Those Bumpy, Tumbly, Cobbly Cobblestones

Those Bumpy, Tumbly, Cobbly Cobblestones

If the shoe fits (into the cobblestones) wear it.

Women do it in Italy, in France, in Canada and in the USA. In fact, I saw them do it in Portugal last summer. They do it all over the world. Yep. Women walk in high heels on cobblestones.

My good friend, Gigi, grew up in Portugal, and her Mama and family are still there. So I asked what it was in her feet that kept her from twisting her ankles when I, even wearing sneakers, couldn’t keep my ankles from turning and bending to the bumps and lumps of the cobblestone streets.

Gigi’s said, “All the streets are paved this way, I don’t even think about can I or can’t I.” I even watched her run on those historic cobbled hills. The whole situation seemed odd to me, but she took it in stride, her heels never once caused her a tumble on the cobbles or in the spaces between.

London Cab 1823

You probably know that cobblestones replaced the dirt and muddy streets here in the U.S. in the 19th century. The idea was for the horses to get a good hoof hold.

Later, at the beginning of the 20th century, asphalt became the norm. In the East where the fluctuating temperatures cause freezing and thawing, the roads develop unbearable pot holes, upkeep is messy and expensive.

Boston has the top spot in cobblestones on Acorn Street, measured in terms of cattle—in this case, two cows wide—this is paved with true, ankle-breaker cobblestones and lined with vintage red brick row houses. The beacon Hill neighborhood in general is known for its well-preserved architecture and romantic gaslit streets, the most expensive and desirable area in Beantown.

But cobblestone streets were not meant for cars and trucks. Yet some of our big cities still sport those cobbles, they add a charm.

Should we repave with those stones and bring back the horse?

For more history about these stones: https://en.wikipedia.org/wiki/Cobblestone
For 10 most adorable cobblestone streets in the U.S. take a look:
https://www.oyster.com/articles/55243-the-10-most-adorable-cobblestone-streets-in-the-u-s/

If you are curious about the name Beantown—Boston’s Beantown earned its name from molasses, rum and baked beans.
Here’s a link: www.celebrateboston.com/culture/bean-town-origin.htm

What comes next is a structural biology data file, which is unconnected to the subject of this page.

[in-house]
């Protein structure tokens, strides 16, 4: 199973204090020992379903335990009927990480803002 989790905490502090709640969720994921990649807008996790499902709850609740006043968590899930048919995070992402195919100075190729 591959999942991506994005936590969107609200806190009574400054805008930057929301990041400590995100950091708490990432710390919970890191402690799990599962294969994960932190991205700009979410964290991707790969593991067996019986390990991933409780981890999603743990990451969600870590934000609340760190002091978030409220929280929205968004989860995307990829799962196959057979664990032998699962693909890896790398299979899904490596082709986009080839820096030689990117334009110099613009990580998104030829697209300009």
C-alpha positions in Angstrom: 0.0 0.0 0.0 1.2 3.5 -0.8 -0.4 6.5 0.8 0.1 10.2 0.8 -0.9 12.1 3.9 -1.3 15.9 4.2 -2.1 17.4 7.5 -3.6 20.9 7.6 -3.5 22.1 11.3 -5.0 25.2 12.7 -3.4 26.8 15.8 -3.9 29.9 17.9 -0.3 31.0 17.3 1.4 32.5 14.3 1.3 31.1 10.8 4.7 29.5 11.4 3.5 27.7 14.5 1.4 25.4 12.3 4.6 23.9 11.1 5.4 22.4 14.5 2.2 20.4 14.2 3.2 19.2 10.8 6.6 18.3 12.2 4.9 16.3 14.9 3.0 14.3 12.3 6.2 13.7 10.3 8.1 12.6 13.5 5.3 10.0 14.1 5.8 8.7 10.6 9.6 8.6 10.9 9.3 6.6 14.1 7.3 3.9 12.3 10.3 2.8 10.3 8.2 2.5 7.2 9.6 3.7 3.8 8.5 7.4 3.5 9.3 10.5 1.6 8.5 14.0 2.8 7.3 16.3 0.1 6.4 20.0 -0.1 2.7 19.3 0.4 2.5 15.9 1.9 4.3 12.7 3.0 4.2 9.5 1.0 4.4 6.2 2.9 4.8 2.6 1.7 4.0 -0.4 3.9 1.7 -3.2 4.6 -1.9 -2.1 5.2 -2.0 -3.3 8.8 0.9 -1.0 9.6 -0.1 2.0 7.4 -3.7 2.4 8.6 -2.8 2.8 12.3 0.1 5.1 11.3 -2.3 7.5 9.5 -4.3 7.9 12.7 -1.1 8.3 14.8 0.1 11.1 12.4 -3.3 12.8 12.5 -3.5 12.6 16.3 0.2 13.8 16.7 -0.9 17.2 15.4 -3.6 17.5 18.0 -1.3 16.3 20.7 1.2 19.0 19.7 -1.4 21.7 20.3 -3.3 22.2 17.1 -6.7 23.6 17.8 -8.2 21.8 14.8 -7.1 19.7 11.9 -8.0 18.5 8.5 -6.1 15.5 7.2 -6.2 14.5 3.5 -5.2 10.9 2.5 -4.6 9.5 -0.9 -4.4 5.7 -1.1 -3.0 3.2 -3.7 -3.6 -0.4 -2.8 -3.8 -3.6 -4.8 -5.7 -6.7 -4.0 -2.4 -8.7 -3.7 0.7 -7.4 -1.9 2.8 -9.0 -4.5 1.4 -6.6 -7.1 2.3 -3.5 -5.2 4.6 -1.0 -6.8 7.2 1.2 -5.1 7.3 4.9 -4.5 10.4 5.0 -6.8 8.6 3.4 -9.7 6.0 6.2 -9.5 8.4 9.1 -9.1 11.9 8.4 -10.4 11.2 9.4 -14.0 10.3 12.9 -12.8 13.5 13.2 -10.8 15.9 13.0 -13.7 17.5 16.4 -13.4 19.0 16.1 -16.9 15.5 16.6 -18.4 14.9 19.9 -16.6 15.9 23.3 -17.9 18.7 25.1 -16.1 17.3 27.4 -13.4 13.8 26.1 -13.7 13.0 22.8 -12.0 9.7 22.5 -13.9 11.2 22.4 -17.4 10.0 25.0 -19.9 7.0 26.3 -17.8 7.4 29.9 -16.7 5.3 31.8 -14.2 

Gail Ingis is an author, artist, and interior designer. Her upcoming romance The Unforgettable Miss Baldwin will be released in summer 2018. Her current historical romance, Indigo Sky can be purchased on amazon.

A work of art

 

New York: The Ephemeral City

New York: The Ephemeral City

Windsor Letterhead

New York is one of the few cities in the world that’s rich enough and diverse enough to be anything it wants to be, The Dutch first settled along the Hudson in 1624 and two years later they established the colony of New Amsterdam on Manhattan Island. In 1664, the English took control of the area and renamed it New York.

This same New York is my hometown, a place for immigrants, barons, and in short, middle America. I’ve combed the city as a kid, as a student, and as a designer.

Automat at 818-820 Chestnut Street, Philadelphia, Pennsylvania, 1904 postcard, Wikipedia

Long ago, I loved the Automat (Horn and Hardart). A whole lunch for a nickel. Nickel in, lunch out, on a vertical turnstile, Hot soup and apple pie, yum. Whatever happened to those days? Naturally any place in New York is home to me, even the Catskills, where I spent many a summer and where my first historic romance couple, Rork and Leila, met in Indigo Sky.

My new and latest story The Unforgettable Miss Baldwin, (Book 1, The Baldwin Family Series) takes place in none other than my hometown, In fact, the Baldwins’ live across the street from Central Park. What was it like to take a walk in the park in 1886? You’ll find out in my book.

An early stereoscope view of the Main Dining Room shows the frescoed ceiling and sumptuous chandelier.

Baggage entered the 46th Street side (right) and guests entered on Fifth Avenue. The arrangement avoided “cluttering.” — photo Library of Congress

Sadly, New York has been an ephemeral city. Many buildings were demolished or burned, one of which was the Windsor Hotel on 46th Street and 5th Avenue, conveniently located close to the Grand Central Depot, a short walk to the Windsor for those who traveled by train. The Hotel welcomed the wealthy, from Barons to Dukes, and according to the New York Times, the Windsor was “most luxurious and aristocratic hostelry in New York.”

Inside the hotel were the barber’s shop, grocery and general storerooms, vegetable kitchen, dining rooms, a separate one for children, and more. The hotel was considered a marvel in modern convenience. Every suite had a private bath and every room had a fireplace, according to The Times.

You’ll get an exclusive invitation to visit the Windsor Hotel in my book, The Unforgettable Miss Baldwin, out on Valentine’s Day 2018.

 

 

 

 

 

 

 

 

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